Profiles in Nursing
Katherine Buckner Avery (1896-1982), Nightingale of the Bayou
This Tabasco Sauce heiress was a champion for the underserved
Although the region and the time period in which she worked seldom rate a mention in the big history books, Katherine Buckner Avery’s dogged commitment to public health has had a lasting impact on her community and the state of Louisiana that continues even today.
From Salt Mines to Public Health
Avery was born in New Orleans, but she spent most of her early life on nearby Avery Island in the Gulf of Mexico. The island, which was named after her family, is more commonly known as the home of TABASCO-brand pepper sauce and the salt mine that supplies the salt for the now-famous hot sauce.
Avery’s parents objected when their daughter insisted on pursuing training as a nurse in the wake of World War I. “I think my family thought it wouldn’t last,” she later wrote. Off she went anyway, to Touro Infirmary School of Nursing, from which she graduated in 1921.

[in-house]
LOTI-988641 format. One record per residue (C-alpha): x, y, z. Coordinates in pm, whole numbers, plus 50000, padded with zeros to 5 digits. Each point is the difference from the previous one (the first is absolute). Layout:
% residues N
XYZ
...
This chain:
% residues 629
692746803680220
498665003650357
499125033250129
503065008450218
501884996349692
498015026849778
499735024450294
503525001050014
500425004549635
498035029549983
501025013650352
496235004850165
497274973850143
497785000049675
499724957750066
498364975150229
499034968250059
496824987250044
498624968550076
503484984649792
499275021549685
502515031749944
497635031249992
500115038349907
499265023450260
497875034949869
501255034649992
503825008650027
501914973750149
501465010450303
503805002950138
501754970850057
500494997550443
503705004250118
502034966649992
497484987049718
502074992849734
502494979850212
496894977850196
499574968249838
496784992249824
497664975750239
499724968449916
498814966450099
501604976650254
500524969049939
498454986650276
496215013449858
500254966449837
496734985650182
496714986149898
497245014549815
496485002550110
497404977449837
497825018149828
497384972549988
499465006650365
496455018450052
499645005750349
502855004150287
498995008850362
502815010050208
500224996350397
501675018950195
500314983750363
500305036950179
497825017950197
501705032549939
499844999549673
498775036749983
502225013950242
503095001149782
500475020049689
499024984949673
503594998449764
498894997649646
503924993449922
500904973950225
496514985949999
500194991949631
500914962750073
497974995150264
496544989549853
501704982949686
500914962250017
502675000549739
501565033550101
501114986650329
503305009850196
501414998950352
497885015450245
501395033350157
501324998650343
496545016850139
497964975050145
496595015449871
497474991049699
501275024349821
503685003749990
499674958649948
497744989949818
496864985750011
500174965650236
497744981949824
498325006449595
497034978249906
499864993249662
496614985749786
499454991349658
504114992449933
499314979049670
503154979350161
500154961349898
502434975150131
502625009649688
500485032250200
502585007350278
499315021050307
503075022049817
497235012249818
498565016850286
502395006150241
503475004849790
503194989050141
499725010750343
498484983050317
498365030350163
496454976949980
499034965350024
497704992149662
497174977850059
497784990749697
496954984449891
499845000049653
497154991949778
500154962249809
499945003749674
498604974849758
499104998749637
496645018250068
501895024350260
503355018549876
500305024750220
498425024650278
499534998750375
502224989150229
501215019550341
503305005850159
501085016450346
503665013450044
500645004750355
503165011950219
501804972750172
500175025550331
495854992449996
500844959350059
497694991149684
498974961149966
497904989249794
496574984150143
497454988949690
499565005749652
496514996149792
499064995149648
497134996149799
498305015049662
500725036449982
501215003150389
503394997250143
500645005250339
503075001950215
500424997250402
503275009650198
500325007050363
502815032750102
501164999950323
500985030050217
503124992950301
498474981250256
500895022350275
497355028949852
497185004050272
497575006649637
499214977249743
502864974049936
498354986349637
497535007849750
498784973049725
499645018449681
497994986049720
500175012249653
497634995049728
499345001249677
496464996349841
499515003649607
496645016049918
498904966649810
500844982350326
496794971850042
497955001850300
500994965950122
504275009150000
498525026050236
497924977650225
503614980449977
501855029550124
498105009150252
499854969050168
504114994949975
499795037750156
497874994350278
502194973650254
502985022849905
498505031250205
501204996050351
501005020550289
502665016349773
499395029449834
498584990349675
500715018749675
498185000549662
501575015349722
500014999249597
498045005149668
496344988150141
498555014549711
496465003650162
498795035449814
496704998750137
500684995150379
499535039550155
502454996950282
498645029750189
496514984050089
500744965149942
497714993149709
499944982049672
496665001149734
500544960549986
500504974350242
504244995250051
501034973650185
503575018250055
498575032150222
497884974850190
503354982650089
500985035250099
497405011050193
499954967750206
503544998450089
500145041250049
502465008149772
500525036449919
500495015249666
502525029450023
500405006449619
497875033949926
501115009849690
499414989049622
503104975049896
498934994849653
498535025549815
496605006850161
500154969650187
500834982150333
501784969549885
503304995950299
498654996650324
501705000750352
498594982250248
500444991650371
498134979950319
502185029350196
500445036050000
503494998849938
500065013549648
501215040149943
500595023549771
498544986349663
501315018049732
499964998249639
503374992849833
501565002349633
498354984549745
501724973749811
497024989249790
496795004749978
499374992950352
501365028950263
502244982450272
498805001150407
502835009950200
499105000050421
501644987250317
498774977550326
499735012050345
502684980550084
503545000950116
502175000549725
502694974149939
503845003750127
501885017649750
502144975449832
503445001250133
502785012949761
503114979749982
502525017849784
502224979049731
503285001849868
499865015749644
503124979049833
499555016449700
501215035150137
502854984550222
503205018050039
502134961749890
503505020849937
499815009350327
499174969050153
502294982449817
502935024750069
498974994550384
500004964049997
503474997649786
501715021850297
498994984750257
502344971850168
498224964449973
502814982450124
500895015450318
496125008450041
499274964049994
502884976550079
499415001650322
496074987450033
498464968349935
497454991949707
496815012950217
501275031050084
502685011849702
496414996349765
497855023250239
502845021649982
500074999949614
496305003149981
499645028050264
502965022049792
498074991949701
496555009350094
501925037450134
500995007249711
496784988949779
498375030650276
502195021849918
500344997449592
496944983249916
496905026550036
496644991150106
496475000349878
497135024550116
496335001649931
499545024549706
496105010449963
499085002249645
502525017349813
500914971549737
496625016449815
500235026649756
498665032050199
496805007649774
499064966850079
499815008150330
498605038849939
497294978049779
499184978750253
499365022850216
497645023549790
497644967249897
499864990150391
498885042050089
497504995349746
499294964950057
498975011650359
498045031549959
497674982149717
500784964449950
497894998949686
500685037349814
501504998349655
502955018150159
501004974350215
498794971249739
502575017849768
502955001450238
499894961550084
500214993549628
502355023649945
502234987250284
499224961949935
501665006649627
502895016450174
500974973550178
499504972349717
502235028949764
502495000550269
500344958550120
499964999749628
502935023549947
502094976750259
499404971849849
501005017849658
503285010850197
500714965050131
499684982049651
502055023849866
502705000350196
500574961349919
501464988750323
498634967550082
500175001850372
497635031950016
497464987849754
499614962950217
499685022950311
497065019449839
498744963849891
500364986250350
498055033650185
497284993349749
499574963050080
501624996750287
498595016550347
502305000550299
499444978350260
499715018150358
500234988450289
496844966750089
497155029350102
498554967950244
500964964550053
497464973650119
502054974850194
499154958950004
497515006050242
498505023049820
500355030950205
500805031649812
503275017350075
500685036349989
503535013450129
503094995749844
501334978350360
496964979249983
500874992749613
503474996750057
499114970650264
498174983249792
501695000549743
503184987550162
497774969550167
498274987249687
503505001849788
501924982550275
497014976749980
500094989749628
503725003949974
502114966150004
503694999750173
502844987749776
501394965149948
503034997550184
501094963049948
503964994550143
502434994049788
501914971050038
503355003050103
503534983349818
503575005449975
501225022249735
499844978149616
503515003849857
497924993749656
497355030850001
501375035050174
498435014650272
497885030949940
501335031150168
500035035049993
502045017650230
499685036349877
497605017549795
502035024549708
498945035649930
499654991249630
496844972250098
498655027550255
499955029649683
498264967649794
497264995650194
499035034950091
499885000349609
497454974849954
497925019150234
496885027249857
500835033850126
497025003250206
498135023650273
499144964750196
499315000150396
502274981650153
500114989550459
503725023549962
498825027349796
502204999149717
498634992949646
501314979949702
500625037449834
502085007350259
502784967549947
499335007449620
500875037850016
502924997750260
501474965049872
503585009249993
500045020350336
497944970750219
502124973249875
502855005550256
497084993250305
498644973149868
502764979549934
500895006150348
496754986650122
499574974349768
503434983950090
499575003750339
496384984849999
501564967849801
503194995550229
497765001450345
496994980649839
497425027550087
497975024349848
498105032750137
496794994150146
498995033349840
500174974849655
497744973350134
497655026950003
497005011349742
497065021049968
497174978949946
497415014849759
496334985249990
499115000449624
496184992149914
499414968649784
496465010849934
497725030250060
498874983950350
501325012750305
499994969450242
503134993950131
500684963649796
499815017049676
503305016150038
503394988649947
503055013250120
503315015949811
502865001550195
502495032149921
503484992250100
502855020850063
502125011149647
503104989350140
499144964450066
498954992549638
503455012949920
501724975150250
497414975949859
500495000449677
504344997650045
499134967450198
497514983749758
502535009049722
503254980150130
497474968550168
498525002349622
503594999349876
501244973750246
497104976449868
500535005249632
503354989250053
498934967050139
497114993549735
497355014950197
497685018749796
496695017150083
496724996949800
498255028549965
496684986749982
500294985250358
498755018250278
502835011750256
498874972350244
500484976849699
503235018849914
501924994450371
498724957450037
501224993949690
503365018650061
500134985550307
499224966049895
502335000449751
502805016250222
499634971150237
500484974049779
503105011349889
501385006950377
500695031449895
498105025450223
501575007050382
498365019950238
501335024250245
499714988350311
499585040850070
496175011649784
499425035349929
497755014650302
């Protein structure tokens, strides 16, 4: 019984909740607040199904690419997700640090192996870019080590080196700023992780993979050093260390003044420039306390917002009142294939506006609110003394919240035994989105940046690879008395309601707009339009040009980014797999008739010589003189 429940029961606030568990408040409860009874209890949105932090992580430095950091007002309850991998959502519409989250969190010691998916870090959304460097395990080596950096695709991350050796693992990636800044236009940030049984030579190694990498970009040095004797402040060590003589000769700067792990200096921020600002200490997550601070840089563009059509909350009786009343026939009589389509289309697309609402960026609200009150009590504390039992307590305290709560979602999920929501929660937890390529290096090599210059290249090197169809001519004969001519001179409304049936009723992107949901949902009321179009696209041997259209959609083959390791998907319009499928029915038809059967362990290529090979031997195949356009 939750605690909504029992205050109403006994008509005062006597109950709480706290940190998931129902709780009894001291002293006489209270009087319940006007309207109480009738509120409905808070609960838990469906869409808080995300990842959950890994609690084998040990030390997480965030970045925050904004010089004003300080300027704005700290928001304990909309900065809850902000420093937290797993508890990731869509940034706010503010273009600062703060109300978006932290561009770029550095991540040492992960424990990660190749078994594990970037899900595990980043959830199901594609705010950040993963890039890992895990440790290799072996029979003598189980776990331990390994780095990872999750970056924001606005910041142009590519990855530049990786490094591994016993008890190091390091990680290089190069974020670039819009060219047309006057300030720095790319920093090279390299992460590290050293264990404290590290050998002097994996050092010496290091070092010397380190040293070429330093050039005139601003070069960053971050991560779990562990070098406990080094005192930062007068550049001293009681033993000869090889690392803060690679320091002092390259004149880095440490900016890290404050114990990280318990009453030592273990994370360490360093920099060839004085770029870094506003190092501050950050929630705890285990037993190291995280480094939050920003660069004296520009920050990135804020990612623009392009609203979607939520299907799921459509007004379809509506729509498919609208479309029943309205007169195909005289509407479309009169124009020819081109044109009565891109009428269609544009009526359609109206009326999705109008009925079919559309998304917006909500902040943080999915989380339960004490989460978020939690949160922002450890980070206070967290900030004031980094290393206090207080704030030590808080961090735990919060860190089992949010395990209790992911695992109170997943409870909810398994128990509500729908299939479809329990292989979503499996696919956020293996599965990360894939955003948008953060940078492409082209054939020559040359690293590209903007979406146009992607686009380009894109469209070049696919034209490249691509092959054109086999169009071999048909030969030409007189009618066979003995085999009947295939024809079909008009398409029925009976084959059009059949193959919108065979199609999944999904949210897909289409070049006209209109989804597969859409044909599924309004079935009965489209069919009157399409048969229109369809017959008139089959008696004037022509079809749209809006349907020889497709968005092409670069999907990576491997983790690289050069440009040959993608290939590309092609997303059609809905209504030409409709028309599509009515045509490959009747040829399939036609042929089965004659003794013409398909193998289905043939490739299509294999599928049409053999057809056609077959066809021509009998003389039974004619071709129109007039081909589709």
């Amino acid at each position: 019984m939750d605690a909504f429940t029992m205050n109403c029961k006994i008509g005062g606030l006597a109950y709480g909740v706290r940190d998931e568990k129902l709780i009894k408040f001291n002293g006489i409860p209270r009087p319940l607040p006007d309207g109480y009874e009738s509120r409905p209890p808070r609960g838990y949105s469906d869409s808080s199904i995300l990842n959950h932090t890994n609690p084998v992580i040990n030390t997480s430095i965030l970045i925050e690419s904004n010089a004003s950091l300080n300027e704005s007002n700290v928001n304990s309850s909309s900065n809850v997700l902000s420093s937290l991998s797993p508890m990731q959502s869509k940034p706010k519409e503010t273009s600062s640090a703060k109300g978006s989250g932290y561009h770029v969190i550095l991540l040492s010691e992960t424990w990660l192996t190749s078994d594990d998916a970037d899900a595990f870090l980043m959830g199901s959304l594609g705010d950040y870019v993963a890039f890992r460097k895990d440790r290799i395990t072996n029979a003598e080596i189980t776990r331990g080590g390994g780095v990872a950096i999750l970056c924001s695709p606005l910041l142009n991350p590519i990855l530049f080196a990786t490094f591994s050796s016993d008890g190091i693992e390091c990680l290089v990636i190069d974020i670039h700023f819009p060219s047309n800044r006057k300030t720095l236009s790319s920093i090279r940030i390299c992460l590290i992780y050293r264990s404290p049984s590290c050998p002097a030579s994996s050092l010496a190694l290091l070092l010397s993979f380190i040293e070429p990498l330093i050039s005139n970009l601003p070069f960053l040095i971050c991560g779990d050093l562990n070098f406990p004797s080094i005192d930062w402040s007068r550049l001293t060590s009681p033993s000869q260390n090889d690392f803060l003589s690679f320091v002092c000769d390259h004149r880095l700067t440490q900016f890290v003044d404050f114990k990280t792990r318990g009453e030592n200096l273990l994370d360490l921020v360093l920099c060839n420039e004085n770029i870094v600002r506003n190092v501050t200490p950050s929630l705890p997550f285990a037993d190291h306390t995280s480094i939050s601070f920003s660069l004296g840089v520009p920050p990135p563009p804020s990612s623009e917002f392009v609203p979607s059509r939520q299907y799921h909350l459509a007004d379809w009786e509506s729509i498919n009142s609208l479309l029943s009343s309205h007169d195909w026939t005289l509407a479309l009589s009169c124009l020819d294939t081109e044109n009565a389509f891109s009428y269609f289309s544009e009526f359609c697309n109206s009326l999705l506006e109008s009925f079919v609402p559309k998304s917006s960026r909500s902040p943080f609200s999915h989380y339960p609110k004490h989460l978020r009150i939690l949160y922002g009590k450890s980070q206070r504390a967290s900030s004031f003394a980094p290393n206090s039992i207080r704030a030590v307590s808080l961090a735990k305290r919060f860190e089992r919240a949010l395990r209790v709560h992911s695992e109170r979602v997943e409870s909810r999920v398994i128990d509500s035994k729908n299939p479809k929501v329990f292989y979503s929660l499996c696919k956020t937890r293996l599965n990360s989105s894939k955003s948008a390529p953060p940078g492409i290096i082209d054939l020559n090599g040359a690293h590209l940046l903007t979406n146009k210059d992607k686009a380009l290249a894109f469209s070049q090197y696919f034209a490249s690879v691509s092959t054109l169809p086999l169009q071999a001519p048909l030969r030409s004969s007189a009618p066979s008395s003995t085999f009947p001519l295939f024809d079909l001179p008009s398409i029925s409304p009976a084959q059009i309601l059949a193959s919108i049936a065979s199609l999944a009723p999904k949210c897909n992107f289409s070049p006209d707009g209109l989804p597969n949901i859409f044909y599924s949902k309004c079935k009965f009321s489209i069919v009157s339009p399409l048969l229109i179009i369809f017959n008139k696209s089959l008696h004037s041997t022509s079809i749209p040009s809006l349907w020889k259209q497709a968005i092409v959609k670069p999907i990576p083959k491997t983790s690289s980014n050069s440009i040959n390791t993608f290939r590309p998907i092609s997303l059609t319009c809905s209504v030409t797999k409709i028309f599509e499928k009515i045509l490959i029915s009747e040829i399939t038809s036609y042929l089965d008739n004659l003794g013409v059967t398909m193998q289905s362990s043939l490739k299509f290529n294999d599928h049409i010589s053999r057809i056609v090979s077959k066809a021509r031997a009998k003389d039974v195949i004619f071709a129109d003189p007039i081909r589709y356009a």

By 1927, after several years in varied posts, including hospital, industrial and school nursing, Avery joined the Louisiana Public Health Service as an American Red Cross nurse, the first public health nurse appointed in Iberia Parish.
The Levies Break
1927 was the year of the Great Mississippi River Flood, one of the worst natural disasters in United States history. Caused by an almost complete collapse of levies after months of heavy rain that began in mid-1926, the flooding left more than 23,000 square miles of land submerged. Hundreds of thousands of people were displaced and hundreds died. Thousands were left homeless and unemployed.
As the waters rose, Avery, accompanied by a physician, helped load people into boxcars to get them to higher ground. Both during the flood and afterwards, she and more than 300 other American Red Cross nurses provided healthcare in tents and makeshift lean-tos at refugee camps throughout the affected region.